He’s founded and led a handful of biotechs and put in time at multiple venture capital firms. Chris Varma’s latest project? Drugging the undruggable to bring forth treatments against “debilitating diseases, starting with cancer.”
Varma leads Frontier Medicines, which launched Tuesday with $67 million in series A funding. The company aims to solve a problem that has plagued the biopharma industry since the beginning.
“Over the last 100-plus years of pharmaceutical drug development, we’ve only been able to access about 10% of human protein targets. We haven’t been able to access the other 90% where a lot of very important disease-causing proteins lie,” Varma told FierceBiotech. “The question is, why haven’t we been able to access them?”
He likens the 10% of accessible proteins to coat hangers and the inaccessible 90% to strings.
“You’ve got the corners of a coat hanger, where you can imagine sticking something into. That’s basically what we do—take drugs and stick them into these corners of protein molecules,” he said. “The other 90% would be like a string. If you hold a string up, it’s perfectly straight and flat, with no corner to stick anything into.”
Frontier is using its chemoproteomics platform to look for new corners—or pockets to which drugs can bind—on strings, or previously inaccessible proteins. These binding pockets appear temporarily when proteins, which are long chains of amino acids, move and take different shapes.
“Those pockets are temporary, but they better represent what happens in nature with these proteins, which are very dynamic. If we can figure out where these temporary pockets are, we can then drug them,” Varma said.
The company’s tech is multifaceted: "Our platform currently includes a database of hotspots that cover a majority of human proteins, including those that were previously considered 'undruggable;' an expanding library of diverse, covalent compounds being driven by machine learning; and a novel approach to protein degradation," Daniel Nomura, Ph.D., co-founder of Frontier Medicines, said in a statement. "This platform enables us to go after almost any protein target of interest for therapeutic intervention."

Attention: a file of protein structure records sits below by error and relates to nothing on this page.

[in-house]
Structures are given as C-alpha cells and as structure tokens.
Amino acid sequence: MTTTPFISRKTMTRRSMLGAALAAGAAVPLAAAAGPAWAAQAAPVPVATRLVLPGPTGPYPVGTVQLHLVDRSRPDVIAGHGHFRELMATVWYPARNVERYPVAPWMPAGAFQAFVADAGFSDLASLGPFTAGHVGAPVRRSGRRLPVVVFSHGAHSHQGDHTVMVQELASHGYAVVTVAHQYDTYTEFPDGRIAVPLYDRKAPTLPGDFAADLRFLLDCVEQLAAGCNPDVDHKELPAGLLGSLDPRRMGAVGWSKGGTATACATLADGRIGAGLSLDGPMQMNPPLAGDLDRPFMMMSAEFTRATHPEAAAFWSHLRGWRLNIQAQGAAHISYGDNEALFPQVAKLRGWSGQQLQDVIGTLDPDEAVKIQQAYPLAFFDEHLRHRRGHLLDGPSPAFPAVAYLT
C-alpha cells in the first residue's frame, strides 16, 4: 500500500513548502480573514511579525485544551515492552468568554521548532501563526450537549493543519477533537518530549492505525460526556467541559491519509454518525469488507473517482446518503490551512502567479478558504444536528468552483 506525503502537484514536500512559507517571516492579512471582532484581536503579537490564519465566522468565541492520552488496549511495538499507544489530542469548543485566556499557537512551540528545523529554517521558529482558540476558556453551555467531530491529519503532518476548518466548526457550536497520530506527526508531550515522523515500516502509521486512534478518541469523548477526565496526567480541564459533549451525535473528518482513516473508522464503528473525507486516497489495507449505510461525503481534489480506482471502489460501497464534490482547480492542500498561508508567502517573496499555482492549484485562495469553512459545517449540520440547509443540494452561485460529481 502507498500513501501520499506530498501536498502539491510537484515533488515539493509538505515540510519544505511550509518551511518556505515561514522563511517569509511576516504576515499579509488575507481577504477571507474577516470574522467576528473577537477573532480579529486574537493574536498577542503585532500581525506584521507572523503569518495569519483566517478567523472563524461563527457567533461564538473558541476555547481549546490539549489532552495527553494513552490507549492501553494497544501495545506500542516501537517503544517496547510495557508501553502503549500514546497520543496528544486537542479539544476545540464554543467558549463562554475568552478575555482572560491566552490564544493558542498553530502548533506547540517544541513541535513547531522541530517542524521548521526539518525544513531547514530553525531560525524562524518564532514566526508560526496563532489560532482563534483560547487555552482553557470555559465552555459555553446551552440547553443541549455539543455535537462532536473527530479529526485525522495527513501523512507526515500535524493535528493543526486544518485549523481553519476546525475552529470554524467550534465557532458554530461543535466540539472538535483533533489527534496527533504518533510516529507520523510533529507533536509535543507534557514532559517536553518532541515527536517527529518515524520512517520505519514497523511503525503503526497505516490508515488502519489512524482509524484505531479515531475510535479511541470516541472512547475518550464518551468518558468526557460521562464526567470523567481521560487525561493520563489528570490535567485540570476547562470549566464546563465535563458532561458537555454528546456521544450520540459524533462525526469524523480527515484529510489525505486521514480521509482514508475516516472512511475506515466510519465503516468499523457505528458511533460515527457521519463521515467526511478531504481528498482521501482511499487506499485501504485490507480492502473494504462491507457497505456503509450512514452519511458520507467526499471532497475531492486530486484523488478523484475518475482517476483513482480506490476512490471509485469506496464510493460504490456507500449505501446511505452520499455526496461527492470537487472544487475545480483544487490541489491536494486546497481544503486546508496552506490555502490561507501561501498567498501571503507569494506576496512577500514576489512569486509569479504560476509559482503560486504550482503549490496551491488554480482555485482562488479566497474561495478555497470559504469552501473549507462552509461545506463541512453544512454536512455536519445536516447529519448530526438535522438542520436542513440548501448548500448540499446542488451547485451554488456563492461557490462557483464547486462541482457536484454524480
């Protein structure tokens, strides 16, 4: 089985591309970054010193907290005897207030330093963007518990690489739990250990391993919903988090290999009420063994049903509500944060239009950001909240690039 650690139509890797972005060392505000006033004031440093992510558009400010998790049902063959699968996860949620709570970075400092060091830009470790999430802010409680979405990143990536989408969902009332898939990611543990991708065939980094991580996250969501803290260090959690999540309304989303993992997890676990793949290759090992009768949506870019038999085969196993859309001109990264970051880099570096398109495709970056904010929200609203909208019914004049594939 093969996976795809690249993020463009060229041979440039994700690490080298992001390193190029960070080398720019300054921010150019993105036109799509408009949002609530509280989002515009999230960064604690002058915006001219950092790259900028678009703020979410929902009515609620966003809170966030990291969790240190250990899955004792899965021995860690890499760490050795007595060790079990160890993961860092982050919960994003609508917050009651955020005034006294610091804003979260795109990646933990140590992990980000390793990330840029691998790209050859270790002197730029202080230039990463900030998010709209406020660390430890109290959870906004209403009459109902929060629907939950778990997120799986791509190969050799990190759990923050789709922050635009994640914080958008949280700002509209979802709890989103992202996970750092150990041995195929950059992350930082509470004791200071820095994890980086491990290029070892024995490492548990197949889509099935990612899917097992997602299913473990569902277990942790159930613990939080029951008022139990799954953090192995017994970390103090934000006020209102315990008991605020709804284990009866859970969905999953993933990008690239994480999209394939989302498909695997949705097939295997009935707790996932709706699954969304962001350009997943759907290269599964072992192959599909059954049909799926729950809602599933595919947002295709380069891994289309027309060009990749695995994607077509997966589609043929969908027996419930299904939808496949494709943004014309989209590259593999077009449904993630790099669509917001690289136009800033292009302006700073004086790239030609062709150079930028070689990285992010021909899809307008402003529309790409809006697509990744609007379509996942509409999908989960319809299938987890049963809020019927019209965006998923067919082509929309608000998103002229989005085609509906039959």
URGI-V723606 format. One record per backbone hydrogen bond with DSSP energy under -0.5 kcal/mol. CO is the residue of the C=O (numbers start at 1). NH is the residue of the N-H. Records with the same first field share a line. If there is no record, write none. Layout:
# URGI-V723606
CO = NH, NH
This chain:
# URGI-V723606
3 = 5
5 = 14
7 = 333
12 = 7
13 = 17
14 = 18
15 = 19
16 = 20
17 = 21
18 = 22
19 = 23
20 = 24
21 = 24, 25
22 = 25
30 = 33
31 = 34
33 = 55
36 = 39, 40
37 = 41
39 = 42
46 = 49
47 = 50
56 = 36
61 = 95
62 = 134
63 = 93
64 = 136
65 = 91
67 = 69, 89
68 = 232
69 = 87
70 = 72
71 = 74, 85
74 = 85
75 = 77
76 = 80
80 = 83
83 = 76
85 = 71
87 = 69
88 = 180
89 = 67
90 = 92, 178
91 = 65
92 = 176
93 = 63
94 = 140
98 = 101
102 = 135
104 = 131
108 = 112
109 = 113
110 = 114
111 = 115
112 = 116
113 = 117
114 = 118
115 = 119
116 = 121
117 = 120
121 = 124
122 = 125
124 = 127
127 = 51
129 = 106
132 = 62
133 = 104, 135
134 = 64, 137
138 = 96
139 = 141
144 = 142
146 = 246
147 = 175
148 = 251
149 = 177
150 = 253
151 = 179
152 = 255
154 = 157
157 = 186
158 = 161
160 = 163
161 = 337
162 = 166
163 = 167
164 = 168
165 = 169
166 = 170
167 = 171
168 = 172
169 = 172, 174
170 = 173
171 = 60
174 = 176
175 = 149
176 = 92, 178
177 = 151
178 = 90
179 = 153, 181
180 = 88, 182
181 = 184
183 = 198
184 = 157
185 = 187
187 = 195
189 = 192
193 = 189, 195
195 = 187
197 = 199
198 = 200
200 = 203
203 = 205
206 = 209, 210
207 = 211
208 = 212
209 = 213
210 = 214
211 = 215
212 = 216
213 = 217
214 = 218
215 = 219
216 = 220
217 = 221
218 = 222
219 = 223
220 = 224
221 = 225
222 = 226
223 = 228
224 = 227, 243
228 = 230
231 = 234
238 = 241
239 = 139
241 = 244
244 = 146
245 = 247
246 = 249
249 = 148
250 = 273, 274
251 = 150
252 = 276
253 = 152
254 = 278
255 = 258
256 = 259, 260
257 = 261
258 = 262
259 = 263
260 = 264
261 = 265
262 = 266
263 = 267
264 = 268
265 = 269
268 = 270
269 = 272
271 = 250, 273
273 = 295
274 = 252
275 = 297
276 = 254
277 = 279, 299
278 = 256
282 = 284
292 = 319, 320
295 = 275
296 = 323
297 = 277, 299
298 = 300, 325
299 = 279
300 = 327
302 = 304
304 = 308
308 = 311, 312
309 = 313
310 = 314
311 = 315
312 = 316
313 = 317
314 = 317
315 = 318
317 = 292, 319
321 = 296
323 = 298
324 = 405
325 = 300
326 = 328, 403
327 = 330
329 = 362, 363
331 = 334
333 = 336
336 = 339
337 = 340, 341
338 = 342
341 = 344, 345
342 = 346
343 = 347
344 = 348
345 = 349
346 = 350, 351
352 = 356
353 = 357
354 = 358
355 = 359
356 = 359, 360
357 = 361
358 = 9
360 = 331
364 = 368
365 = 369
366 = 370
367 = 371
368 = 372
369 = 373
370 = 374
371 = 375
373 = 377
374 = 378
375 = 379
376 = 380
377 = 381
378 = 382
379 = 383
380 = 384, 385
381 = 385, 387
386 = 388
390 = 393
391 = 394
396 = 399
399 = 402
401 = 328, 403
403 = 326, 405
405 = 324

Frontier uses covalent compounds because the temporary hot spots are a moving target, Varma said.
“The molecule is effectively waiting until the protein gets into that particular confirmation such that we can bind the molecule. Once it binds, it locks the protein into the druggable confirmation and has the intended therapeutic effect,” he said.
The company hasn’t disclosed which targets it’s going after, but Varma did say these targets have been known for decades in the academic and industry communities as drivers of cancer. An example of such a target would be KRAS, which researchers have been trying to drug for 30 years. Amgen posted the first clinical data from a KRAS inhibitor last month, showing its prospect, AMG 510, stopped tumor growth in patients with non-small cell lung cancer and colorectal cancer. It works the way Frontier’s covalent compounds do: “by exploiting a previously hidden groove on the protein surface,” and “lock[ing] it into an inactive state,” David Reese, M.D., Amgen’s R&D chief, said at the time.
Though Frontier’s first focus is cancer, Varma said cancer-driving proteins also play a role in other conditions such as neurodegenerative, inflammatory and autoimmune diseases. But, as a small company, Frontier can’t tackle all of them on its own.
"We also are open to finding the right industry partners to help us to really develop this technology and get it out further into the industry so that more and more of these undruggable targets can be accessed and therapies can be developed for patients,” Varma said.
With financing in hand, Frontier will be “focusing, heads down” on discovering and developing its pipeline of programs, as well as on building out its platform. It’s also looking to hire—it wants to double its headcount from 10 to 20 by the end of the year.
Deerfield Management, Droia Oncology Ventures and MPM Capital—where Varma spent two years as a venture partner—led the financing, with DCVC Bio and RA Capital Management also chipping in.